Sonnet VI: Aftermath

What did I gain; what medal did I earn
That showed I gave–and nothing but my best–
When what would die in battle was a dream,
Such dreams as fade away when once confessed?

What did I profit; what was left to learn
When fighting for a dream had left me vexed
And reeling from this death in the extreme
Rapidity of my defence?  What next

Would fade; when hence, what of my heart’s concern
Forbade continuance; what prayer could
I speak, or beg, or wrest of my esteem?
And who would answer me when next I stood?

Yet I return to war–still feinting, deft–
This battle to redeem, with nothing left.

This sonnet is part of a short sequence; click here to read it all:

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5 responses to “Sonnet VI: Aftermath

  1. Pingback: the “Sonnet 1″ | literaryperception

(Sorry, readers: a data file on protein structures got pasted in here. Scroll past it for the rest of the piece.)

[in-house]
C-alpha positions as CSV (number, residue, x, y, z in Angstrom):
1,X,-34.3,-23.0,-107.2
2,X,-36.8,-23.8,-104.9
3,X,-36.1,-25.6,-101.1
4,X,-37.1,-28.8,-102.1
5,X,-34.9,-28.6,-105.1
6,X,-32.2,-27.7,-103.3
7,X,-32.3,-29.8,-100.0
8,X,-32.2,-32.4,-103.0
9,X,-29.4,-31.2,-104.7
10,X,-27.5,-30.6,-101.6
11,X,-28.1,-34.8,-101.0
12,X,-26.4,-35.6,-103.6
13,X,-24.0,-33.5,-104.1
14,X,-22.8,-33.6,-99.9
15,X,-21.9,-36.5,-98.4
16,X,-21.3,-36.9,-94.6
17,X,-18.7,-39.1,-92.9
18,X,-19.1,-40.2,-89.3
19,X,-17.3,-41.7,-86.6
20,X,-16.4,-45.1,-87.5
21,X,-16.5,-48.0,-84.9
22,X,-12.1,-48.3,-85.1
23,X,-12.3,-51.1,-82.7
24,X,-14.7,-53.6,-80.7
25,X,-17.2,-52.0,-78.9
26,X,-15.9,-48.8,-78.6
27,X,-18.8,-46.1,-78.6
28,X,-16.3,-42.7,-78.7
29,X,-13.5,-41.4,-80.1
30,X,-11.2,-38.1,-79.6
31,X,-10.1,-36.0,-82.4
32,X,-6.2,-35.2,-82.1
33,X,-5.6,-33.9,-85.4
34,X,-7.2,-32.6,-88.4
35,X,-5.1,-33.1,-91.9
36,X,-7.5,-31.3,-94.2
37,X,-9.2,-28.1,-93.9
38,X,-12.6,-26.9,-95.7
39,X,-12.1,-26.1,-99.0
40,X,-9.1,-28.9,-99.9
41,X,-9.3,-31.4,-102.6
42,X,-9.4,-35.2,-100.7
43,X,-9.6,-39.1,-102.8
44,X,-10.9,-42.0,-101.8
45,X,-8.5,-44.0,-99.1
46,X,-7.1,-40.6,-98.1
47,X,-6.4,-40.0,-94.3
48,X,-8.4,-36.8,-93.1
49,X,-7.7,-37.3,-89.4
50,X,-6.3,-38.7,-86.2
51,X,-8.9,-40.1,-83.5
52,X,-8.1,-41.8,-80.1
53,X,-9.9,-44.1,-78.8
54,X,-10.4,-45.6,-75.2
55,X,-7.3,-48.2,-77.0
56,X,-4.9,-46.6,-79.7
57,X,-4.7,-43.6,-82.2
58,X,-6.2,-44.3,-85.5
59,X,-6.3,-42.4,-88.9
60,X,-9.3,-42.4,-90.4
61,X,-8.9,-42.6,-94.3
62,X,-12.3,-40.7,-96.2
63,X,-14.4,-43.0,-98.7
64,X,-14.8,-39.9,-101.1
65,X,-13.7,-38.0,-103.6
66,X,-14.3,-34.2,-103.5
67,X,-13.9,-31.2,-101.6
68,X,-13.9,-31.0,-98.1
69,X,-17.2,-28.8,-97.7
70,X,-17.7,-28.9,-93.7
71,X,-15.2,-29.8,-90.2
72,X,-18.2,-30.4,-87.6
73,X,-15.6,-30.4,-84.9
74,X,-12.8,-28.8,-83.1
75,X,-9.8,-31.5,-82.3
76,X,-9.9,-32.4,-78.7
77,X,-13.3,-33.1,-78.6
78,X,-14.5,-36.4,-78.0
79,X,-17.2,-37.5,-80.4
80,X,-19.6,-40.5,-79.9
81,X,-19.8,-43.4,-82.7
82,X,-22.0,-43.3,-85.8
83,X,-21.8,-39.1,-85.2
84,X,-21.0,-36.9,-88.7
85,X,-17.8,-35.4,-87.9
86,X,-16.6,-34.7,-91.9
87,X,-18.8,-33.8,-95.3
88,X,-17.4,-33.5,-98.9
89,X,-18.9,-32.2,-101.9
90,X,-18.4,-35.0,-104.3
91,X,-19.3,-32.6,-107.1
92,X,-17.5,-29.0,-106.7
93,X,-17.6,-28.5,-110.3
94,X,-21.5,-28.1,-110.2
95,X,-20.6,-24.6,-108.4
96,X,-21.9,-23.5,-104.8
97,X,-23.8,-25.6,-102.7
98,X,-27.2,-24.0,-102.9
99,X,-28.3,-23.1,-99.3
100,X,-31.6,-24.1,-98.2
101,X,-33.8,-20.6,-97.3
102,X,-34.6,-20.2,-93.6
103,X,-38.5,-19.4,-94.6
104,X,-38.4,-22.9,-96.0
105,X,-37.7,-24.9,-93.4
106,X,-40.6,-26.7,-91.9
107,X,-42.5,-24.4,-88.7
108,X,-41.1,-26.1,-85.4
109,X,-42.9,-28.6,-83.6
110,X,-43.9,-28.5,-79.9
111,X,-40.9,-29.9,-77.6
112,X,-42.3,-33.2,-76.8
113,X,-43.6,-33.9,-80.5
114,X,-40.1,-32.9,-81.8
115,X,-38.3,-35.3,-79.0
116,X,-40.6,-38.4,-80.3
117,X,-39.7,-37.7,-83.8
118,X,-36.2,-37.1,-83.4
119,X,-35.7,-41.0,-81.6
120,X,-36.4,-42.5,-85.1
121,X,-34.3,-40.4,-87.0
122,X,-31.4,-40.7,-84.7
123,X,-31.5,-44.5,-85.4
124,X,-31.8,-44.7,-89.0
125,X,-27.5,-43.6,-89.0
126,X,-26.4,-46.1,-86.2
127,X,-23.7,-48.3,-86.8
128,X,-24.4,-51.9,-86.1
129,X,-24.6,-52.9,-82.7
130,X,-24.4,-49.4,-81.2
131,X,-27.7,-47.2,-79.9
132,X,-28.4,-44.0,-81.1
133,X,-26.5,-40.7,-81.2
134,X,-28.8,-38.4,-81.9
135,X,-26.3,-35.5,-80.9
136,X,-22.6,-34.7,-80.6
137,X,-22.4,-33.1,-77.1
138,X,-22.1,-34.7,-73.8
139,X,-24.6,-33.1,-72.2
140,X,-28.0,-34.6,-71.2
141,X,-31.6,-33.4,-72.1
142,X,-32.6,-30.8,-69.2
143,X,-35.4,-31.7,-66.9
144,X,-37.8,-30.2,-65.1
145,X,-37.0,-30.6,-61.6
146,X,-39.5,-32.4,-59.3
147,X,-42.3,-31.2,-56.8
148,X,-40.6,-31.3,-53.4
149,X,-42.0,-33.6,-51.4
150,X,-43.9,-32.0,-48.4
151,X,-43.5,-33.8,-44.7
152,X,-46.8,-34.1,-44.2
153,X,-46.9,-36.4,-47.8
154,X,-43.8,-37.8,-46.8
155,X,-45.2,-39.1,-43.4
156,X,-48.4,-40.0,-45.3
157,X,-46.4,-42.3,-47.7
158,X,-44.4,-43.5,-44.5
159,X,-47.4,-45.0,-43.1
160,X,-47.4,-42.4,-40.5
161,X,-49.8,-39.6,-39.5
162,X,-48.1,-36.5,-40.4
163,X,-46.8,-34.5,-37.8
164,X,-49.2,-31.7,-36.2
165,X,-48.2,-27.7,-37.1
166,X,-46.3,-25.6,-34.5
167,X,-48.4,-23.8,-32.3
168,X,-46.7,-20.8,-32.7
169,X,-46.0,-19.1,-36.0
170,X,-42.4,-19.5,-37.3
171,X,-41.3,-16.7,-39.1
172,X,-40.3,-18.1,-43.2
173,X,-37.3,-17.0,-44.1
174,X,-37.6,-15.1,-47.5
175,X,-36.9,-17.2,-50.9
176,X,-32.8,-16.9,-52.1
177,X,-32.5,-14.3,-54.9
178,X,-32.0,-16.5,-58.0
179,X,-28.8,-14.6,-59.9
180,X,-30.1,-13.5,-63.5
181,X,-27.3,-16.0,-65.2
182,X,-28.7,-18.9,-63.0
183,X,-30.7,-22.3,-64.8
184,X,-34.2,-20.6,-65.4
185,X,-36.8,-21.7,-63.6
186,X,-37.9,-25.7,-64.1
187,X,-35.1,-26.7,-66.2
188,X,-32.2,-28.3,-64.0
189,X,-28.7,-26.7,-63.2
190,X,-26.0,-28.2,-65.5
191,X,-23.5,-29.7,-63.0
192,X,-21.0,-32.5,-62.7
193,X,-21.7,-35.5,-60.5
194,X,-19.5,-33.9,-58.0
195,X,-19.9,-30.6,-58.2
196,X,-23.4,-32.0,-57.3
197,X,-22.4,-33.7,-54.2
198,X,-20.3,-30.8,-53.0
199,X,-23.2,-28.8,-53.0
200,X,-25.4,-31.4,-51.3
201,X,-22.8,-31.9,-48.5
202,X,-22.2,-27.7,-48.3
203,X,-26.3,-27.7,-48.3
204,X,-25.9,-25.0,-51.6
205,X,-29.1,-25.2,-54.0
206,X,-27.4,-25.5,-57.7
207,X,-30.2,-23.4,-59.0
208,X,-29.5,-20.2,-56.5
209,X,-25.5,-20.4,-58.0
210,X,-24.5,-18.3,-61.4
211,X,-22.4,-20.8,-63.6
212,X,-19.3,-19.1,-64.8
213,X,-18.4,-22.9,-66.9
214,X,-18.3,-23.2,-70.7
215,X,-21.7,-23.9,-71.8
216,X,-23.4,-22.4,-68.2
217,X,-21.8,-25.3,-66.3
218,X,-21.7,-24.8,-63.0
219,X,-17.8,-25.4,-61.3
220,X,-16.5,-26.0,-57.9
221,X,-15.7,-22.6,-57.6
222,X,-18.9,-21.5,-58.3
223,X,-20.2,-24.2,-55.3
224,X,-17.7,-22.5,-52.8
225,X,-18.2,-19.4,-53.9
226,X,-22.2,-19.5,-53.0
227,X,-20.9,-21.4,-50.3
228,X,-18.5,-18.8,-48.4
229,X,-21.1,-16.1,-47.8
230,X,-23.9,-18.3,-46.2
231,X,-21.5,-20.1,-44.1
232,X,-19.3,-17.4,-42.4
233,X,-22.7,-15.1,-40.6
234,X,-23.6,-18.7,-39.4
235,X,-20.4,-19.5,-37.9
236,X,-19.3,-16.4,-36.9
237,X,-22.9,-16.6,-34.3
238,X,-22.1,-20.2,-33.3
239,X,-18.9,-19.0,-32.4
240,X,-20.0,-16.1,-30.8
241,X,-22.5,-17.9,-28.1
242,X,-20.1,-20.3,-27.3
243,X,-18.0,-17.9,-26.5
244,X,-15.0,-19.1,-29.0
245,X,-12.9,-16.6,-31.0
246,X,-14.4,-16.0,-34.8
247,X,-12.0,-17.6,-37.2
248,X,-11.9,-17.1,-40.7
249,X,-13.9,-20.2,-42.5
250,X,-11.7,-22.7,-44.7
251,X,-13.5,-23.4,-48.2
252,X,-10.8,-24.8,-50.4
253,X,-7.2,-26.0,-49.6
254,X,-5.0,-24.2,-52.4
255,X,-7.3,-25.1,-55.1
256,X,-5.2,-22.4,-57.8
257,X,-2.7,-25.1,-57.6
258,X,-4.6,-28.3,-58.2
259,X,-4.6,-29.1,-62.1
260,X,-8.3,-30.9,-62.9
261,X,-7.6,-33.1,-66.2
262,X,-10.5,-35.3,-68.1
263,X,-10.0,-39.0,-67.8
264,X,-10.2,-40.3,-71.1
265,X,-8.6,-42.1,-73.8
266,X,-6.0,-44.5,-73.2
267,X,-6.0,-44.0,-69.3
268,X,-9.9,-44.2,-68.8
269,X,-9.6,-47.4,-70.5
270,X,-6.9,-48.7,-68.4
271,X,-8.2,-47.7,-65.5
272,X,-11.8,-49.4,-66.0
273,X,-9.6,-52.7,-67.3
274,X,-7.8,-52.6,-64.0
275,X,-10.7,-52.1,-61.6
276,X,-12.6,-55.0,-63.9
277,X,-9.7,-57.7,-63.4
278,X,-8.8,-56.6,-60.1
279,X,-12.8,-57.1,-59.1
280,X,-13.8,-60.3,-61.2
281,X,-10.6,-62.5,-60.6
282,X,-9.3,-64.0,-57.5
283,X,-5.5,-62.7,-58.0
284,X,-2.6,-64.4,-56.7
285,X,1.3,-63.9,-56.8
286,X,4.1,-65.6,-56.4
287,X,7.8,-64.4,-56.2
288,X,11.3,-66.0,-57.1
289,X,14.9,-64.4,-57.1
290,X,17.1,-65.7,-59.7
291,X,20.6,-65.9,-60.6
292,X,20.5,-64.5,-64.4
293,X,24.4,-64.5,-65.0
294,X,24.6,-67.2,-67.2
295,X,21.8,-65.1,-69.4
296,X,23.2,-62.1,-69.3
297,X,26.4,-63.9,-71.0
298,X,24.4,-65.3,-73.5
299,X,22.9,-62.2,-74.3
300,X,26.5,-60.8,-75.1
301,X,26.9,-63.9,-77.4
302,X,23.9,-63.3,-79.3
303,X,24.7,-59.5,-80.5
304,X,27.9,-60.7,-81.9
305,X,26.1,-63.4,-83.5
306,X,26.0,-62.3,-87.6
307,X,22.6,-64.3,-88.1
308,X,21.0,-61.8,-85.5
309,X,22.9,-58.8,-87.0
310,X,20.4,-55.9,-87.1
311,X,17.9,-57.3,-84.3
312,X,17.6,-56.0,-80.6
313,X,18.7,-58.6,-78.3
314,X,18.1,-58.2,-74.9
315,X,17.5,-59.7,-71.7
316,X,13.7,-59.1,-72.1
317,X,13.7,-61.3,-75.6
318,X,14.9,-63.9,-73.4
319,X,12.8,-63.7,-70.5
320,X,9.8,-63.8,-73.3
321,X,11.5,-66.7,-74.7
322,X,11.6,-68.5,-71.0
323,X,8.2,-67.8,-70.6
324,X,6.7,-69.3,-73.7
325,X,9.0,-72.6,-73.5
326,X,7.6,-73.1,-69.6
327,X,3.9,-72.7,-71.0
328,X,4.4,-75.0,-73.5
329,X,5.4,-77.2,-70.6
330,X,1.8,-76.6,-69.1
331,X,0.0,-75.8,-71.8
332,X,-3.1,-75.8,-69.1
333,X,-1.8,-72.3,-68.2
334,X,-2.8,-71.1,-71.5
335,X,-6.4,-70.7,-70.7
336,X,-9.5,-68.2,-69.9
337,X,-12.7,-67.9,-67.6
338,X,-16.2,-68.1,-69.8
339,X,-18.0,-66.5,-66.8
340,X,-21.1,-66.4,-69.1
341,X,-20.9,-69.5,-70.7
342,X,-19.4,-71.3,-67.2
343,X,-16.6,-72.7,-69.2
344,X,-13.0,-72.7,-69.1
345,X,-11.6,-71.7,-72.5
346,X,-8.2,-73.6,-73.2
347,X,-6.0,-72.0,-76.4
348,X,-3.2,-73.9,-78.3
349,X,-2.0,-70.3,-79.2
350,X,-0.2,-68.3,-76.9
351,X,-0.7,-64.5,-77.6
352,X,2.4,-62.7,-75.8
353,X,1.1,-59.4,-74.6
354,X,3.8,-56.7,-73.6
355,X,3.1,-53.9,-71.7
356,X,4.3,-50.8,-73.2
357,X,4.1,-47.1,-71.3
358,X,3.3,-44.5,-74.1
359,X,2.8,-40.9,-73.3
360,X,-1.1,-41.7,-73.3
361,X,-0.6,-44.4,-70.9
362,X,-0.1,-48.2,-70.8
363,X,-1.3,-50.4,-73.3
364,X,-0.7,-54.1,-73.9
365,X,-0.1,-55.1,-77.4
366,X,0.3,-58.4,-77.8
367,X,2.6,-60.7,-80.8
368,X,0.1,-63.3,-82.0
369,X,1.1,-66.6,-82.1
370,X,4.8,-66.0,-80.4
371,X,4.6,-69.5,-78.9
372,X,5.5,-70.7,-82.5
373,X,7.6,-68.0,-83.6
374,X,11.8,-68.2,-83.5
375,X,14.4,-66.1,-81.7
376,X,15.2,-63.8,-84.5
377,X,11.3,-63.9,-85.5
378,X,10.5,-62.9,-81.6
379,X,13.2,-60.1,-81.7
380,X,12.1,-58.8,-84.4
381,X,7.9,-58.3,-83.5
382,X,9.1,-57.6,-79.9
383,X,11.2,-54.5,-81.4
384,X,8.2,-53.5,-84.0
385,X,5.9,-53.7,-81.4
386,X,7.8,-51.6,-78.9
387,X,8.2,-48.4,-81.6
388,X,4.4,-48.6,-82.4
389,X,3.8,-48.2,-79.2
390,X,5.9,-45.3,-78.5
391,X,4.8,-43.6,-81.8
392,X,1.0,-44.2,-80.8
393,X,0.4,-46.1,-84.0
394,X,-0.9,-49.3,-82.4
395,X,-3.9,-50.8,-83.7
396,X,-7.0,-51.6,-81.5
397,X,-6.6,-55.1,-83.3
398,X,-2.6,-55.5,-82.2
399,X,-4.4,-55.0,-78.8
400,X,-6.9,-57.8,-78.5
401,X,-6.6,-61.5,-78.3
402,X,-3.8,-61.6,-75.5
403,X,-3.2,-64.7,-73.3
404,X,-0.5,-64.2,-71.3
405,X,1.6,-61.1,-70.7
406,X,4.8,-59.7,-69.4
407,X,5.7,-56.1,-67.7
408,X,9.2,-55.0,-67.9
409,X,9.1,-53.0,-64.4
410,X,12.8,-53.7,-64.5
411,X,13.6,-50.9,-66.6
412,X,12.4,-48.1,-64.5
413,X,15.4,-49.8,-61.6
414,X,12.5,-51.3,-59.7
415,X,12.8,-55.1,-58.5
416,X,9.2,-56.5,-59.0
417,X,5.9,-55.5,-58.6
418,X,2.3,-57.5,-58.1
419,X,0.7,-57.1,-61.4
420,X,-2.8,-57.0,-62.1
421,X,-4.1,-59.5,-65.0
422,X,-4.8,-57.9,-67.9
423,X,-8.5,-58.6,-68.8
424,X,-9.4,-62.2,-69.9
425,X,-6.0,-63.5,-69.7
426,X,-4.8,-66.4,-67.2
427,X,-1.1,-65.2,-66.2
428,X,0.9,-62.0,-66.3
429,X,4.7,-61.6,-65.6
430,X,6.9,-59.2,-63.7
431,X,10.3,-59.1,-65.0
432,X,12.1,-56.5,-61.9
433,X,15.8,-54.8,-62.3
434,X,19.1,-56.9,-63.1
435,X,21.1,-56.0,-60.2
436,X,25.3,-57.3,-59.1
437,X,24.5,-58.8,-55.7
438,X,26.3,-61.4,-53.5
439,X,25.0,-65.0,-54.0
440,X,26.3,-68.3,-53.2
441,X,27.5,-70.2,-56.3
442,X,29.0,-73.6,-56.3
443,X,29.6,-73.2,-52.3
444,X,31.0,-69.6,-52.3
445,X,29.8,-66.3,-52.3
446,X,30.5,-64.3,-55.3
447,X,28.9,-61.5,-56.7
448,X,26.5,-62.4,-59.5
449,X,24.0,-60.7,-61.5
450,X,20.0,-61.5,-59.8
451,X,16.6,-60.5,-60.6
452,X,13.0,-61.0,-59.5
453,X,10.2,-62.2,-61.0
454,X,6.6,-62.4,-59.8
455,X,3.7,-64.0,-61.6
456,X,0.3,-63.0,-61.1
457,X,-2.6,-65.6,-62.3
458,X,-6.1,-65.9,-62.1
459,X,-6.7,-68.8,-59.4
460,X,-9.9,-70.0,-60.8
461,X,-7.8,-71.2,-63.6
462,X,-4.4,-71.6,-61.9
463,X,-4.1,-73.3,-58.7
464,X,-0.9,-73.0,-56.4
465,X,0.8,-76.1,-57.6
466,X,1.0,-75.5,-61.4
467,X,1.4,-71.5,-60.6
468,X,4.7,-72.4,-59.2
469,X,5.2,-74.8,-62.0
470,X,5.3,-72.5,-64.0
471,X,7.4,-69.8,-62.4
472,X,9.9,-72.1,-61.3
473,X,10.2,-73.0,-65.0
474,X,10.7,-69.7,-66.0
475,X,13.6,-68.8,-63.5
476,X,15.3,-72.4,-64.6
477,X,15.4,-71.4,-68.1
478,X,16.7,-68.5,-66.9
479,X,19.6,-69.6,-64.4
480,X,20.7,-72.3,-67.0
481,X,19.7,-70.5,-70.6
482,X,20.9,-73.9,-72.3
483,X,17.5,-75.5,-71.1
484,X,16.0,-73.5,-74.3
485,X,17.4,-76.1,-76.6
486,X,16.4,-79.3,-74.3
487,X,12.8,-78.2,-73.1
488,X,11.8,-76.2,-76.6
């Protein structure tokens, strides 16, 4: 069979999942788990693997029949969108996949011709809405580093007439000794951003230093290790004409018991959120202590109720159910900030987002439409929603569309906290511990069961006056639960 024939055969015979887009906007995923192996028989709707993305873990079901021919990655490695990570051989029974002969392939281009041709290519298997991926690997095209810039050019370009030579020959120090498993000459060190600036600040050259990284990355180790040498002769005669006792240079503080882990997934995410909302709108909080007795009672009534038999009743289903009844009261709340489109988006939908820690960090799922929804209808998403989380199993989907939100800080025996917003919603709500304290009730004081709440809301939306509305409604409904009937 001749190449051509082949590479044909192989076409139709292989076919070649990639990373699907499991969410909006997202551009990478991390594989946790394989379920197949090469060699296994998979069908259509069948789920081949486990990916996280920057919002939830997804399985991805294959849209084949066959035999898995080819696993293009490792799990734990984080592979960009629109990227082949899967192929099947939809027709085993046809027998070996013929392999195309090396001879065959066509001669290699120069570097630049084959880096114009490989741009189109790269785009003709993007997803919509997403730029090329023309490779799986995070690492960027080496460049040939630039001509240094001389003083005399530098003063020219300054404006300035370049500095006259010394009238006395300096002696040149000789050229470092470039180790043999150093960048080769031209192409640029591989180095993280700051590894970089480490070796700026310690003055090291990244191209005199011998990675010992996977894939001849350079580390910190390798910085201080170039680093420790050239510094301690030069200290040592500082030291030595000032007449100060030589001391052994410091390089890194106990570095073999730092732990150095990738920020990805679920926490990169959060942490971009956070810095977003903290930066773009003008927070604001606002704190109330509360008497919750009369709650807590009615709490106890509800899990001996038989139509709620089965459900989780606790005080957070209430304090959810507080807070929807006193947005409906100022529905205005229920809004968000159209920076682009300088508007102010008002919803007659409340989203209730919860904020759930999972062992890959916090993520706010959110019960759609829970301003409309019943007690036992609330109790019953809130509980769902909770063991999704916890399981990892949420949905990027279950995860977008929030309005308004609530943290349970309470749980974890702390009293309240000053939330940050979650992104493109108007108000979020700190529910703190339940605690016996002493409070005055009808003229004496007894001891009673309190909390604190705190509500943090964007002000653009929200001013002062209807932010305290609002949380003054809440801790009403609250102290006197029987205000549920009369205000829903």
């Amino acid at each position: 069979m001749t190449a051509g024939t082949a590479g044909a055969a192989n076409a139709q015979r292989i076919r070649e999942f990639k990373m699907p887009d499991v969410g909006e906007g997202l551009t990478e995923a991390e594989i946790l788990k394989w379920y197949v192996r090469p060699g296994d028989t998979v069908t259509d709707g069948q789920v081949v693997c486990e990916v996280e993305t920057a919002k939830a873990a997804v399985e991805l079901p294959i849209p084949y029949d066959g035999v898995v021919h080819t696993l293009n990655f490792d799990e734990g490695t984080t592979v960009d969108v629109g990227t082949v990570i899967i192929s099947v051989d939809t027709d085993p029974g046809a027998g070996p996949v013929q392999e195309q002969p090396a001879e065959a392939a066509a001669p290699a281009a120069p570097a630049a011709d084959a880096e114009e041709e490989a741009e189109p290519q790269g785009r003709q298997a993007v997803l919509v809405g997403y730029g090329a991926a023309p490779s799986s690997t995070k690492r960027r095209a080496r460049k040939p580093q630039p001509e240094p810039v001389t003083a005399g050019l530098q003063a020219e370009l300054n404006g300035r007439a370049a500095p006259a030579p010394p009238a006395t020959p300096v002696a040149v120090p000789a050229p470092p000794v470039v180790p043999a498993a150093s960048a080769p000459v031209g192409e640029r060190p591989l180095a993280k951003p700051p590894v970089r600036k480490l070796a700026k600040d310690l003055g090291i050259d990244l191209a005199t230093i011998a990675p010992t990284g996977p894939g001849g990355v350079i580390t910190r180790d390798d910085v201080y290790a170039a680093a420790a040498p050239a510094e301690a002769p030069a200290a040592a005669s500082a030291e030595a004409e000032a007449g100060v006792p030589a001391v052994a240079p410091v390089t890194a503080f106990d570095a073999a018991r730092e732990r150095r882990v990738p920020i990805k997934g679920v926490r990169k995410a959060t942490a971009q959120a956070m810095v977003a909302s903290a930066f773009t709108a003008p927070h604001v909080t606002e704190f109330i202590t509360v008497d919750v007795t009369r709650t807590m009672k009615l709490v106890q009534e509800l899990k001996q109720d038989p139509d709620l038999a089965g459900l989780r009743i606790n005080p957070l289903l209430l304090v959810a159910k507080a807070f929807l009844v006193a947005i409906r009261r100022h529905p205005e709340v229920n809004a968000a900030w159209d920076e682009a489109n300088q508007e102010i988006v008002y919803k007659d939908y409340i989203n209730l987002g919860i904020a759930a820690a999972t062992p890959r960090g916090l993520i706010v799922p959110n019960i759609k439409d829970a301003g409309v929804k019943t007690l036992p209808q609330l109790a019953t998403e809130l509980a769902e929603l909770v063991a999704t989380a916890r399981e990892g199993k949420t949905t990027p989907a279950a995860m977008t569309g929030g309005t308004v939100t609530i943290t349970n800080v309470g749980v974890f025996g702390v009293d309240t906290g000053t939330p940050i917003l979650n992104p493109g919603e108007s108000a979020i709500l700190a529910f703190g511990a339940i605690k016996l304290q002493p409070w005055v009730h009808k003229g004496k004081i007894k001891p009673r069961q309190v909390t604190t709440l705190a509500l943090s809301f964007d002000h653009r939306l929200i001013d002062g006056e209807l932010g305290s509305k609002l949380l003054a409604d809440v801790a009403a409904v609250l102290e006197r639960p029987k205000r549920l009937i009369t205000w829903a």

• It may read this way; however I must confess it was not written in such a way. The Etudes sequence focus on sound and balance; and as such they are written using formulaic techniques. Without going into too much detail, I should like to mention that they are written in pairs. The rhyming words are written in advance and then reversed (within the limits of each form’s capacity for reversal) for the second of the pair. So in this case, this sonnet is a reverse form of sonnet number V in the sequence and contains the same rhyming words as its mate–also reversed (to the extent that the reversed form will allow.)

      I found myself curious to know more regarding this training of yours. I was not able to glean as much from your websites as I had hoped–at least not in my cursory perusal.

      Like

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